The quotation comes, of course, from Richard Bacon MP and Christopher Hope's Conundrum: Why every government gets things wrong and what we can do about it, pp.240-1. Here we are, back again, asking why government IT systems too often go over budget and what we can do about it.
The traditional approach to software development is often known as 'waterfall' development: that is, you plan, build, test, review and then deploy, in a relentless cascade. But some IT industry players regard this practice as the chief problem ...A rather different answer which has emerged in the last ten to fifteen years has been what are called 'Agile Systems', perhaps best described as a philosophical movement in action within the software industry.
The fashionable answer is that the problem is the "waterfall" engineering of software systems and the solution is "agile" engineering. Waterfall bad, agile good. That's the idea. Let's explore it a little.
Waterfall is always associated with Winston W Royce (1929-95) and, to hear people talking about waterfall these days, you'd think he was a bit of an idiot. Actually, he was a rocket scientist who got into large-scale software engineering and ended up running IT for Lockheed.
The reason he bears the blame for the British government wasting a fortune on IT, by common consent, is something to do with a paper he published in 1970, Managing the Development of Large Software Systems. A paper in which, incidentally, the word "waterfall" doesn't appear.
On the other hand, this diagram does appear:
That looks like a waterfall. To some people. Is that the smoking gun?
Royce calls that a "grandiose" approach to systems development and he doesn't recommend it because it omits the "iterative relationship between successive development phases" shown in his next diagram:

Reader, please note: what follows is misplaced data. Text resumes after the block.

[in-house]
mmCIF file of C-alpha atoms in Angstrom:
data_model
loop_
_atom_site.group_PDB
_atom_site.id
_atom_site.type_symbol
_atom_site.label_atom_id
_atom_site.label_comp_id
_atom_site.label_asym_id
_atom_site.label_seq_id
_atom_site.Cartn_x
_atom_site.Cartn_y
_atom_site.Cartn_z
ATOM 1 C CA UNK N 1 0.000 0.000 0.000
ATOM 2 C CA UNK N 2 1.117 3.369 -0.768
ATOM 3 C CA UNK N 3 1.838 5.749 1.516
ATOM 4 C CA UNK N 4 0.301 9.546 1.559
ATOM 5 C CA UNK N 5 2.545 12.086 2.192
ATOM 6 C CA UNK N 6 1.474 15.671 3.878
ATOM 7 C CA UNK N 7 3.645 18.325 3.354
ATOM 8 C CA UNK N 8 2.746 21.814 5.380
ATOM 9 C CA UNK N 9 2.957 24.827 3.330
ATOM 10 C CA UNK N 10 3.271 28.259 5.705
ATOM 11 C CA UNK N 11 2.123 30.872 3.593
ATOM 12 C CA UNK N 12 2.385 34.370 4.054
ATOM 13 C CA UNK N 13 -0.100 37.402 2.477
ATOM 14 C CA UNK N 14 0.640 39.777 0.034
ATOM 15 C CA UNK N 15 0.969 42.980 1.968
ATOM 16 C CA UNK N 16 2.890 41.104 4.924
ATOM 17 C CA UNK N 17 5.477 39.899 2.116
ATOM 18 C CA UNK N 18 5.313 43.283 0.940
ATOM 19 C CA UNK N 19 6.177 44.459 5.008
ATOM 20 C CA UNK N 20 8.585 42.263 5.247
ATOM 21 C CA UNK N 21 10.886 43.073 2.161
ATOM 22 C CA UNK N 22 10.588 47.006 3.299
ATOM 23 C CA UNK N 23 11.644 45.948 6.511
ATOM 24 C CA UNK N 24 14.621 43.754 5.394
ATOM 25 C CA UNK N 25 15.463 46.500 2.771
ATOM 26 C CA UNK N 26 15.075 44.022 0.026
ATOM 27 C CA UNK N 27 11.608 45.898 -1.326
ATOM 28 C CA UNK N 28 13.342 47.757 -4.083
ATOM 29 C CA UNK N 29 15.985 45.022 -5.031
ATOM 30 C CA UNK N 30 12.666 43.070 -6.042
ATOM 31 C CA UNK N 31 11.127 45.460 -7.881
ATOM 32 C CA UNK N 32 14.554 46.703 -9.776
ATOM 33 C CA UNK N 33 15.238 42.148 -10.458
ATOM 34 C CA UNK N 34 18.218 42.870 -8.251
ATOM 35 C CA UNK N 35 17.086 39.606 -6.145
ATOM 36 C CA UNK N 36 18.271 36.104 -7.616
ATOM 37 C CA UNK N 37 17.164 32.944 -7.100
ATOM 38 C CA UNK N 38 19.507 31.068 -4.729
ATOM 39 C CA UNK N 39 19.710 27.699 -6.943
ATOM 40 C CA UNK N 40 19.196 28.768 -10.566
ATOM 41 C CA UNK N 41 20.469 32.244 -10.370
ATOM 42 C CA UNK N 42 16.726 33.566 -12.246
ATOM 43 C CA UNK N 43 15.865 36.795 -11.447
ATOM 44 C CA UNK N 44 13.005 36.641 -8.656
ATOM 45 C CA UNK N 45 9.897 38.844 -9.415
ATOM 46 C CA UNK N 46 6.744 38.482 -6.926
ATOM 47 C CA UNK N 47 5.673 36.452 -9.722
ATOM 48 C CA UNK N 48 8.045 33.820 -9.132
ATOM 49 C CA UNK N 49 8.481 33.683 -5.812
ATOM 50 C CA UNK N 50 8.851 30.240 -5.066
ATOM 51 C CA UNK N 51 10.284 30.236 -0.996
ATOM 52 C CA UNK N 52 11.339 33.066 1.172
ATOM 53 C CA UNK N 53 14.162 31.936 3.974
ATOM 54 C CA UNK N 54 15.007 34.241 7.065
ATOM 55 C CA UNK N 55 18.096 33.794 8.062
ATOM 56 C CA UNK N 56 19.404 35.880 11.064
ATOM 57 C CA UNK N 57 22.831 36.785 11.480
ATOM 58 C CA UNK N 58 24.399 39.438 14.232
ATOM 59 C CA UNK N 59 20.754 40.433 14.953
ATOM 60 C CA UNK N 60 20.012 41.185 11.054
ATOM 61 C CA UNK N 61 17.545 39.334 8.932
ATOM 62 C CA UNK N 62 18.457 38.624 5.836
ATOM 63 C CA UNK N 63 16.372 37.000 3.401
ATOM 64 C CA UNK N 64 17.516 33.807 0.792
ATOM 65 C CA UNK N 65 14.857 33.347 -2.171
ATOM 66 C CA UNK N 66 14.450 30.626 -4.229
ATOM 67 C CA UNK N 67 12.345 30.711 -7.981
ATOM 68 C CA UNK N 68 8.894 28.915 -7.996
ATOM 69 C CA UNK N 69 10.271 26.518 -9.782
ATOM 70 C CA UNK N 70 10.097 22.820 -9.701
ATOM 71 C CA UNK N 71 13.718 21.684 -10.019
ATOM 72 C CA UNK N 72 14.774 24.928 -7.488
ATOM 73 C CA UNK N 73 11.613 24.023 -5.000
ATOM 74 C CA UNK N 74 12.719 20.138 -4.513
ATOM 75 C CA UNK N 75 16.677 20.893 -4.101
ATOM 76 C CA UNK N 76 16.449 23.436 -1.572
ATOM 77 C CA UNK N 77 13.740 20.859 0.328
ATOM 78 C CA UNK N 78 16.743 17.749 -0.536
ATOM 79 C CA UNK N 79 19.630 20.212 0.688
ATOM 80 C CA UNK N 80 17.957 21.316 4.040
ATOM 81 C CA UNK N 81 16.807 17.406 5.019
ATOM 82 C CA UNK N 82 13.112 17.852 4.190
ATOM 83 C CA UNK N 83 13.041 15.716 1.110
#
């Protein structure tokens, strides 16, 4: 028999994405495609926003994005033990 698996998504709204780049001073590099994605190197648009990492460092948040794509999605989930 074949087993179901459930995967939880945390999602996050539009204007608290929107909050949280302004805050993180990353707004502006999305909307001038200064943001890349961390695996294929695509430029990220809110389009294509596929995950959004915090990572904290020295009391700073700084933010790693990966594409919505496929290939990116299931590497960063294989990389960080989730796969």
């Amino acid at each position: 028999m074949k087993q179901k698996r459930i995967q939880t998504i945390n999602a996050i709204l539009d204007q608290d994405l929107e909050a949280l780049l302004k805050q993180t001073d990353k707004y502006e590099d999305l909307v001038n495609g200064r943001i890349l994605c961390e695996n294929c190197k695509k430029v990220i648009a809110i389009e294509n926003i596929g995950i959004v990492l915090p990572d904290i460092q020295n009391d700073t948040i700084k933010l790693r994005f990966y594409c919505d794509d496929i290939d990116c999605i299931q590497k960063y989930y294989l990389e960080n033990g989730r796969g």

He prefers this iterative approach in theory but he believes that in practice it "is risky and invites failure" because of the problem illustrated below – the developers can get locked in a loop, iterating away forever, never deploying the system, never releasing it into the field, it never moves into operational use:
Is that what's happened to the agile-loving Government Digital Service (GDS) and their so-called "transformation programme" with its 25 "exemplars"?
The dial seems to have been stuck on "1" for the number of live services for a very long time.
The single live service is exemplar #6 – Student Finance, which was released no later than 31 October 2012, please see Refining transactions with help from the Minister.
That's 18 months ago. What's going on with the other 24 exemplars? Has the "operations" box become disconnected from the rest of the agile development process, as predicted by Royce?
Are GDS suffering from the lack of an identity assurance service? Would they have done better to stick with the Government Gateway?
Or is it something to do with this paragraph which appears under the 1/7/16/1 dashboard:
All 25 exemplars have to meet the digital by default service standard in no more than 30 days time. What does that mean? Never mind.